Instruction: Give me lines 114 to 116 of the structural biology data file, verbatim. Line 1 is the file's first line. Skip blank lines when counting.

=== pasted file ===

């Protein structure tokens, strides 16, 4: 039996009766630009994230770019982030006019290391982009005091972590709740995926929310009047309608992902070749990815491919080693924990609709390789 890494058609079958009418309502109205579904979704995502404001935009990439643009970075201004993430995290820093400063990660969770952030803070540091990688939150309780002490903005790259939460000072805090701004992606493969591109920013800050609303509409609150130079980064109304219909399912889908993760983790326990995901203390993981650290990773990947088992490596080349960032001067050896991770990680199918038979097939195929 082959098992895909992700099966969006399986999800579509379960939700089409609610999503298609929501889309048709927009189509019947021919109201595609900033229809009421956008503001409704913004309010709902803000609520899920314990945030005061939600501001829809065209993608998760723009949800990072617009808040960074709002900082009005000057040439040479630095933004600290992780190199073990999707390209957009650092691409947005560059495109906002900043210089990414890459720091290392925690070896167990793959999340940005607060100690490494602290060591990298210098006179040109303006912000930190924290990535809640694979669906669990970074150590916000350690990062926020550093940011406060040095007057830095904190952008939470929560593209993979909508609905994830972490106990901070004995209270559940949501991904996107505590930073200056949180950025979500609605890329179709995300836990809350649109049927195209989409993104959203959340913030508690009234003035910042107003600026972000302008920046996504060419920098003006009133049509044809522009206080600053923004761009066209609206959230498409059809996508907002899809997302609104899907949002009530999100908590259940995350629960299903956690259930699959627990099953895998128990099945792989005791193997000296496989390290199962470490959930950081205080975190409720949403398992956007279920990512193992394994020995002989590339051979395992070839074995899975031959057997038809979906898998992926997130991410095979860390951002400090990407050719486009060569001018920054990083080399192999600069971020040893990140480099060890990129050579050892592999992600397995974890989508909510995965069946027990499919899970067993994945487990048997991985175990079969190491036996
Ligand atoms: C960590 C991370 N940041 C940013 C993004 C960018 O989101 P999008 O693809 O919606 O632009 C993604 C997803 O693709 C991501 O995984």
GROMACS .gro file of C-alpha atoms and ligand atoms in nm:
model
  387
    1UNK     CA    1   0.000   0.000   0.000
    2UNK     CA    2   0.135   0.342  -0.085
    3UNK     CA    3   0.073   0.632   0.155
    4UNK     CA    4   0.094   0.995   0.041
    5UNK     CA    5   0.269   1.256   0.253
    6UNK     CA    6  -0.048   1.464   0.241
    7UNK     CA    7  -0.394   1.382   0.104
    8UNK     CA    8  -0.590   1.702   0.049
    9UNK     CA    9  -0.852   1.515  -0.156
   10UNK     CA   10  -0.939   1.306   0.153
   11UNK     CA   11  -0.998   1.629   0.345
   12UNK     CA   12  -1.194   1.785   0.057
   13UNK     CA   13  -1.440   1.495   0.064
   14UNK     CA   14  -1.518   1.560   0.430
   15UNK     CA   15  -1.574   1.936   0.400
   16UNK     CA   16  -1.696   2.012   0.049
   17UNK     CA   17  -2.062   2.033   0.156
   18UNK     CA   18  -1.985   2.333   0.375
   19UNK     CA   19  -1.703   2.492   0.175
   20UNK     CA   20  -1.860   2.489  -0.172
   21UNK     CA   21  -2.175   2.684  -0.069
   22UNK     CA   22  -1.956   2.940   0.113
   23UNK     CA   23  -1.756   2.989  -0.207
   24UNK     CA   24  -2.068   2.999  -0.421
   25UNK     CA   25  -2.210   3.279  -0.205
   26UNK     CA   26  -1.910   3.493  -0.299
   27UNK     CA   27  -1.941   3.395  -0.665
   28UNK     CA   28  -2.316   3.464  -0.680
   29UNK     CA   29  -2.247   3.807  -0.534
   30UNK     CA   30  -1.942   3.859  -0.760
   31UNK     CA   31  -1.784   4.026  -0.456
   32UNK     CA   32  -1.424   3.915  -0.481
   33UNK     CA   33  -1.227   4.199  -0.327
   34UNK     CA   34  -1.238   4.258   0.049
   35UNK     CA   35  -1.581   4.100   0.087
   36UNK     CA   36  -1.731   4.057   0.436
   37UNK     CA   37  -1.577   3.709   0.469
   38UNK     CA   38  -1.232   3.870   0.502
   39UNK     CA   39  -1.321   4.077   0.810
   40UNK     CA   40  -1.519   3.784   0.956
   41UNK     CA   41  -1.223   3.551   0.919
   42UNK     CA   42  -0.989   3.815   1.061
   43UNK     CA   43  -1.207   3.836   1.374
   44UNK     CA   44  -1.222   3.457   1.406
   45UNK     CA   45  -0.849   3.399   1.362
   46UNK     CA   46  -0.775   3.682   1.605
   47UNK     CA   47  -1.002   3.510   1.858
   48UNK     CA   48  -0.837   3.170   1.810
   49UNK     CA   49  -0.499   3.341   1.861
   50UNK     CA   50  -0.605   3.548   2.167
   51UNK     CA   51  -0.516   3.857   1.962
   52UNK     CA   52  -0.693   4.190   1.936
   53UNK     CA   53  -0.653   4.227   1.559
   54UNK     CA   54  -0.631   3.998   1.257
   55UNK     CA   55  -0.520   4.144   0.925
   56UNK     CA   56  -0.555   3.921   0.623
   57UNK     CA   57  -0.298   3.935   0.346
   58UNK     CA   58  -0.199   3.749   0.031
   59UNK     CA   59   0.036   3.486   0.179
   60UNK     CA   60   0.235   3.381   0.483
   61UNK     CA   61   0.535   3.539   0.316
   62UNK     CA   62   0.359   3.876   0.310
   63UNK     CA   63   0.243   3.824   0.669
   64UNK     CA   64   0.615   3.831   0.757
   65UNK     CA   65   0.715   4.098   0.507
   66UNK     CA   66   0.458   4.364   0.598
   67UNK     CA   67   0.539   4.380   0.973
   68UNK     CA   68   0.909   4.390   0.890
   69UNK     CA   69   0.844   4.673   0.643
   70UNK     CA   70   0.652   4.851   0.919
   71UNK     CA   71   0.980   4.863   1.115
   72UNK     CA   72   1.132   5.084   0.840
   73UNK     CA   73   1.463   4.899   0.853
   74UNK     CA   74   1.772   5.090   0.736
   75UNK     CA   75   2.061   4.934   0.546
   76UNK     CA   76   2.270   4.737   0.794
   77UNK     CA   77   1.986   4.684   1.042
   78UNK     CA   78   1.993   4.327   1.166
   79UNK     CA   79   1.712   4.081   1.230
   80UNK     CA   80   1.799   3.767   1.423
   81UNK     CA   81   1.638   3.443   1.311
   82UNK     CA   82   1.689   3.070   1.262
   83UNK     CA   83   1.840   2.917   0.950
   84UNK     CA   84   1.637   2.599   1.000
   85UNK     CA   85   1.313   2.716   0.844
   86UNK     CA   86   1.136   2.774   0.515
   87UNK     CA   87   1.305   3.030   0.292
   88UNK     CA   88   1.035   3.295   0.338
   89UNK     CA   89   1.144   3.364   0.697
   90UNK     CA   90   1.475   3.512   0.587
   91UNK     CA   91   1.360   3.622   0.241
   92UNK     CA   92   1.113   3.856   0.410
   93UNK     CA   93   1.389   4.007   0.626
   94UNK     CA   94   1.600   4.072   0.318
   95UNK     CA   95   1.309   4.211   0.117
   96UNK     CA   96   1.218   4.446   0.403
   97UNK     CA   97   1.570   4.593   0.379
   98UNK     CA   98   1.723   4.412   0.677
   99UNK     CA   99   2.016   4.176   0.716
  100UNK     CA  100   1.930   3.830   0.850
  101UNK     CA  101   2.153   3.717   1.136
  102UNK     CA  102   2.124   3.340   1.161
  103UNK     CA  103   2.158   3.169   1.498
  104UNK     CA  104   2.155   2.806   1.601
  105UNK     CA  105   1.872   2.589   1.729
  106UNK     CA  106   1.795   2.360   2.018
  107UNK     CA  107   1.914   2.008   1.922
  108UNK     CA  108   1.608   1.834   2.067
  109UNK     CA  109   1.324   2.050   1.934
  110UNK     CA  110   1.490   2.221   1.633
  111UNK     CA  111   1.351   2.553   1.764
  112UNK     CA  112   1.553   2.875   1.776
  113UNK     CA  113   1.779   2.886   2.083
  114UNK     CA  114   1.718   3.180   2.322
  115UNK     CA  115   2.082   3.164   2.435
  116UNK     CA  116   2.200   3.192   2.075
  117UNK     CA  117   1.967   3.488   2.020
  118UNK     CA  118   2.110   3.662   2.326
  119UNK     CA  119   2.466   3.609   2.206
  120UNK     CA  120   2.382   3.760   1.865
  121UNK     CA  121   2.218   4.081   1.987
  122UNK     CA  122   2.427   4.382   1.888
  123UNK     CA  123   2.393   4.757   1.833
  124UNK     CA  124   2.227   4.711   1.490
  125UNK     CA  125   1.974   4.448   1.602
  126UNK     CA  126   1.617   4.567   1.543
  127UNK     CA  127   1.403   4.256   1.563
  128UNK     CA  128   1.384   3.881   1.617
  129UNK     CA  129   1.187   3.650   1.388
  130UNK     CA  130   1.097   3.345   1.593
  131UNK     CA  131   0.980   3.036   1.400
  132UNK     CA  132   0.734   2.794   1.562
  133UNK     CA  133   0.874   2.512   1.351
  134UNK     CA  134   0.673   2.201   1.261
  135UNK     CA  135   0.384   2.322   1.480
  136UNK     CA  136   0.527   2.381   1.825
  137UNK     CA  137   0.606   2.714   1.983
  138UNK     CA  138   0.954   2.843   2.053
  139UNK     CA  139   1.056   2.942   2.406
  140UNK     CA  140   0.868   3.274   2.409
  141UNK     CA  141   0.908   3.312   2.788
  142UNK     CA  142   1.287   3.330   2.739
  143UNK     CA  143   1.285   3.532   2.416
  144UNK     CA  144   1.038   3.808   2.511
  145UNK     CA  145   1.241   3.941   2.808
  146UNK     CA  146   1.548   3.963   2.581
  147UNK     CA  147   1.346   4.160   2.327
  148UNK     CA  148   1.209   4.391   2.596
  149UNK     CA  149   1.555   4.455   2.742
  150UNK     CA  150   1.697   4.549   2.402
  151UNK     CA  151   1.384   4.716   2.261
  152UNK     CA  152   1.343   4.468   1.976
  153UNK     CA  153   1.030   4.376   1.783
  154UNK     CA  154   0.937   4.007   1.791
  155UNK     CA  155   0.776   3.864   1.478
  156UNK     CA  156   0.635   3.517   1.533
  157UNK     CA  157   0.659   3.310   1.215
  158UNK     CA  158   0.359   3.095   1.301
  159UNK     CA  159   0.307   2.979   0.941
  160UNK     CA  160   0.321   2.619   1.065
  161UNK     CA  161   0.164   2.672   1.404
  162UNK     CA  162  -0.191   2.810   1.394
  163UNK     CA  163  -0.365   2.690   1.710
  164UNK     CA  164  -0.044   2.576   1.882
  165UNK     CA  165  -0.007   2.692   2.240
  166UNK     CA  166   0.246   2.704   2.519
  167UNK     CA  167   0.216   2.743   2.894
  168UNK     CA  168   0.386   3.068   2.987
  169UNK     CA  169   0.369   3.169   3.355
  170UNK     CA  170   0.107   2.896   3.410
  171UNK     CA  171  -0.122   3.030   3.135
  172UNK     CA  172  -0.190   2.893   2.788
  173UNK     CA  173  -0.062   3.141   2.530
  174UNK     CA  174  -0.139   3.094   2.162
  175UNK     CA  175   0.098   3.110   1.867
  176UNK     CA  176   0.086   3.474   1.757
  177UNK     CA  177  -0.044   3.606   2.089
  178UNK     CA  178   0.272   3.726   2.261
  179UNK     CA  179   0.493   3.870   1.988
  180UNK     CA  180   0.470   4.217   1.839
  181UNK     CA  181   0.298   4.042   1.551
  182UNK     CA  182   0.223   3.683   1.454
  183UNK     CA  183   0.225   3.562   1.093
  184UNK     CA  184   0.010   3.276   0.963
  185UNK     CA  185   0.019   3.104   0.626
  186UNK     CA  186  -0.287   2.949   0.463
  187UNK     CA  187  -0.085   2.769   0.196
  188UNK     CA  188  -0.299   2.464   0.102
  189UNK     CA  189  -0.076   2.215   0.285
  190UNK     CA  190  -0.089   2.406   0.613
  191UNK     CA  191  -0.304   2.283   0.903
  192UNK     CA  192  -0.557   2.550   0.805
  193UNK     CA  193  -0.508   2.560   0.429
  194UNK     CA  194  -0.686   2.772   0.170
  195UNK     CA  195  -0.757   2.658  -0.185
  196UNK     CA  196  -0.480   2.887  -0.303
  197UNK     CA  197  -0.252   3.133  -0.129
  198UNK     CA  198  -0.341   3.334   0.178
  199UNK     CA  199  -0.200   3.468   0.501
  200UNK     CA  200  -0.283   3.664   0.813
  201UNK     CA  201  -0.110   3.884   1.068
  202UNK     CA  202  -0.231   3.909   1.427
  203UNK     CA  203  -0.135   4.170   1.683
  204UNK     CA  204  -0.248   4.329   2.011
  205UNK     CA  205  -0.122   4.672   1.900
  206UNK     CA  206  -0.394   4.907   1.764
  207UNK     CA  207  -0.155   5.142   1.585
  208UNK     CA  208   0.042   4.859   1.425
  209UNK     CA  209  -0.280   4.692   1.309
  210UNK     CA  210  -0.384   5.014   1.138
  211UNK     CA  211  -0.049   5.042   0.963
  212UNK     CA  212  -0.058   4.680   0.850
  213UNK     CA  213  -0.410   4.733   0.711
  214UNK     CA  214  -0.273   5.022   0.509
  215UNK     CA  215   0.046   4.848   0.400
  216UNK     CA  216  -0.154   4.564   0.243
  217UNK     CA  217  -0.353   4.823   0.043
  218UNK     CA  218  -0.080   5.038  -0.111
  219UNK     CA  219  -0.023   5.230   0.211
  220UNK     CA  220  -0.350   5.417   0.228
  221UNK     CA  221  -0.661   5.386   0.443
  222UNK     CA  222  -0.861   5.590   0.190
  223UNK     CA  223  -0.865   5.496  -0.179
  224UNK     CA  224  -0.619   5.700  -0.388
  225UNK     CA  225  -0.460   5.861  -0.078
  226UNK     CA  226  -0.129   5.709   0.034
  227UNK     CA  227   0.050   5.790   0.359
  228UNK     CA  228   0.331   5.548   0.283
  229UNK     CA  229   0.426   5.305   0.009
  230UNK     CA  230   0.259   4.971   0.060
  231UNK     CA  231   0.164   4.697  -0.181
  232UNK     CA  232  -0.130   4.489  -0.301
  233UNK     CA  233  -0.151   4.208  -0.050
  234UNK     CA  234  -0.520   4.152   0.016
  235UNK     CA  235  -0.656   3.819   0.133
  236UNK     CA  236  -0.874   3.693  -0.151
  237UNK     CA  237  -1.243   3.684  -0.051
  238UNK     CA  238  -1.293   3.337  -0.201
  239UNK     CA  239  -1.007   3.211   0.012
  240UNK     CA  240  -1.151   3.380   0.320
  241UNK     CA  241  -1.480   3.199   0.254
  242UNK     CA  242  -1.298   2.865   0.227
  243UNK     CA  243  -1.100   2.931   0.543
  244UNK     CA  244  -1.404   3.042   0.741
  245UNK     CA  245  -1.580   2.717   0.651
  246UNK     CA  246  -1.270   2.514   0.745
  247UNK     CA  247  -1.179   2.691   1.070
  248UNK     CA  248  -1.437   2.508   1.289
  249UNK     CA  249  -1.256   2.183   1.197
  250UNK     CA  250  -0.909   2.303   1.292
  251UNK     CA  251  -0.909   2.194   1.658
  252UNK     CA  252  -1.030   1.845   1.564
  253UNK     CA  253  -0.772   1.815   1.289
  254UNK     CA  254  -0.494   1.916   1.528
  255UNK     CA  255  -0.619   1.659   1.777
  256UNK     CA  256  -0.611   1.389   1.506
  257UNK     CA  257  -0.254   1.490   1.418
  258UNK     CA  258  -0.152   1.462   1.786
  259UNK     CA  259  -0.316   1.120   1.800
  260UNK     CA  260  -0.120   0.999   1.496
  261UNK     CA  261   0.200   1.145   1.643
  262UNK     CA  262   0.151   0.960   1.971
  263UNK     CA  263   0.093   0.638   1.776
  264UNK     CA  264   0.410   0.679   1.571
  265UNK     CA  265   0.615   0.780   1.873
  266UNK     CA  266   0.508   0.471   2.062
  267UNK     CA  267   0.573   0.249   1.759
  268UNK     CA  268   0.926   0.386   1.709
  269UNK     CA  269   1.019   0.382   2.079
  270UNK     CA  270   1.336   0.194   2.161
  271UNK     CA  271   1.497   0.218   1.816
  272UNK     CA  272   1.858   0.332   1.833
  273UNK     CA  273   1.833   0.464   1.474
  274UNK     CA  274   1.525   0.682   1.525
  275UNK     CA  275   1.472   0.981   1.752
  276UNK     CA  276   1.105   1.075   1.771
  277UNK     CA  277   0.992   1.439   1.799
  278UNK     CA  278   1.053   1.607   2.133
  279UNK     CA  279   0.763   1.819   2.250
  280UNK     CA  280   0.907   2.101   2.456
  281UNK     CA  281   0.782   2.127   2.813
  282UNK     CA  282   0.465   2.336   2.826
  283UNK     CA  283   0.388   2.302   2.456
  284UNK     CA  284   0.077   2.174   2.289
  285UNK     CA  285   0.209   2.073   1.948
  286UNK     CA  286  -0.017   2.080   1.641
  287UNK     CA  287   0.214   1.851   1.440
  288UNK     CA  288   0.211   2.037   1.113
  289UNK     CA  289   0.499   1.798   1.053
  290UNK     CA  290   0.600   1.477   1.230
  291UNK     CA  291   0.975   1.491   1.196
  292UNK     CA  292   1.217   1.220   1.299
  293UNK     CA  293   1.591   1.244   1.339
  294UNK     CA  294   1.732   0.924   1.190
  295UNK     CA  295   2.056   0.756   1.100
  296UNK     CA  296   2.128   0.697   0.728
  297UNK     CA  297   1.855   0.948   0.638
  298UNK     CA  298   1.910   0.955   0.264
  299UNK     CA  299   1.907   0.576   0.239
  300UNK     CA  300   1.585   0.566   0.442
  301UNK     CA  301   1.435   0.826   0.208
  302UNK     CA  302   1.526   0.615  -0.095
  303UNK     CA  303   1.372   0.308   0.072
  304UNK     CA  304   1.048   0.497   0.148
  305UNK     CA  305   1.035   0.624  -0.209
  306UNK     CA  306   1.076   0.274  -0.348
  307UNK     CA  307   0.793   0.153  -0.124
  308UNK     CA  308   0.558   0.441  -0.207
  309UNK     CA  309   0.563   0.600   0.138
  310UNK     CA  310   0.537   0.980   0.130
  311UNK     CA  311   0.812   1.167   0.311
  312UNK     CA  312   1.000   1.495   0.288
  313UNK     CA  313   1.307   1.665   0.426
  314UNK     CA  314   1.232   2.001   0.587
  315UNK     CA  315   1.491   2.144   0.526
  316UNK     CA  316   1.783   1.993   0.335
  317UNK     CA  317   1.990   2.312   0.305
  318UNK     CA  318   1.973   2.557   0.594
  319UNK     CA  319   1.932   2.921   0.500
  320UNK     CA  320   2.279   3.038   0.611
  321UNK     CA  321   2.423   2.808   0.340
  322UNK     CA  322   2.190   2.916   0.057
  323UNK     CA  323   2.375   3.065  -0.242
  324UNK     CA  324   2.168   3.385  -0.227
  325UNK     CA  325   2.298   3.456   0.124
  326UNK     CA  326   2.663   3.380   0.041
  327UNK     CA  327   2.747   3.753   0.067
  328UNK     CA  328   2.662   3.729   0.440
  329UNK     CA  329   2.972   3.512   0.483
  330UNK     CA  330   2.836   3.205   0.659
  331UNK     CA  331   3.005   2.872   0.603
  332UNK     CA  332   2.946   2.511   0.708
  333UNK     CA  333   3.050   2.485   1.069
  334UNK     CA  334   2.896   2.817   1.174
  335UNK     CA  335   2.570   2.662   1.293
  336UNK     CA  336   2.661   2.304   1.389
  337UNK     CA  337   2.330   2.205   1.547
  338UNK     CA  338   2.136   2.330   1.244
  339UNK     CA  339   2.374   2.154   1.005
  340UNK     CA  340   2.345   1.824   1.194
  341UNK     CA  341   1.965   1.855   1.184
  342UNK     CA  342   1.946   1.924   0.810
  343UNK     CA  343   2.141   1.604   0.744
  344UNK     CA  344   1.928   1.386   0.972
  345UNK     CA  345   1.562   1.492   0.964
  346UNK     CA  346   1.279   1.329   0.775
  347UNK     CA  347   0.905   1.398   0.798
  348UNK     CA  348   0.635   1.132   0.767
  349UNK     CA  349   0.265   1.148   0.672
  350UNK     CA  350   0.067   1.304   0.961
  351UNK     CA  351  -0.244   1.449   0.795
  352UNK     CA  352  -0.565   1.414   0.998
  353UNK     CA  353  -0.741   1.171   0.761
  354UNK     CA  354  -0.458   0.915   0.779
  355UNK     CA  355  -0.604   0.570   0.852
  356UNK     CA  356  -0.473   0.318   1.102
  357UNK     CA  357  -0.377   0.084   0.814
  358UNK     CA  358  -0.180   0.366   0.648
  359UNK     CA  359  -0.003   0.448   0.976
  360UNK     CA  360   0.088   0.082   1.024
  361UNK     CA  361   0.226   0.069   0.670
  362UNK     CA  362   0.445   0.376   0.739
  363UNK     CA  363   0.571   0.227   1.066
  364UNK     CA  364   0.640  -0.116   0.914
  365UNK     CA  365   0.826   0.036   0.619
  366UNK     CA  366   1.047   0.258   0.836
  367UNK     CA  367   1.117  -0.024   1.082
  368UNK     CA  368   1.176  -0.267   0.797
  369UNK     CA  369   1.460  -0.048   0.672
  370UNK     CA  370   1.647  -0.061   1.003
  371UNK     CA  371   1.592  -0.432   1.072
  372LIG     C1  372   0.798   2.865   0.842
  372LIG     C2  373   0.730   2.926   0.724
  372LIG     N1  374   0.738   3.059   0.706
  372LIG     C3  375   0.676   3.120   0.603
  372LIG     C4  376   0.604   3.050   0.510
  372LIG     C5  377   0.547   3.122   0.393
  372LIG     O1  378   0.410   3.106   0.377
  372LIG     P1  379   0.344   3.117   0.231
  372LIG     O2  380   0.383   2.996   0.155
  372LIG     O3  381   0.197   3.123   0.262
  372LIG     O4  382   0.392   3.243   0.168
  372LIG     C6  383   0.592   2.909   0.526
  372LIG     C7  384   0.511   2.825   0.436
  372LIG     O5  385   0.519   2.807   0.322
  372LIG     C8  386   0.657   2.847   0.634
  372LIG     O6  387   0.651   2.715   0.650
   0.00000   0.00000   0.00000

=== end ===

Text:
  109UNK     CA  109   1.324   2.050   1.934
  110UNK     CA  110   1.490   2.221   1.633
  111UNK     CA  111   1.351   2.553   1.764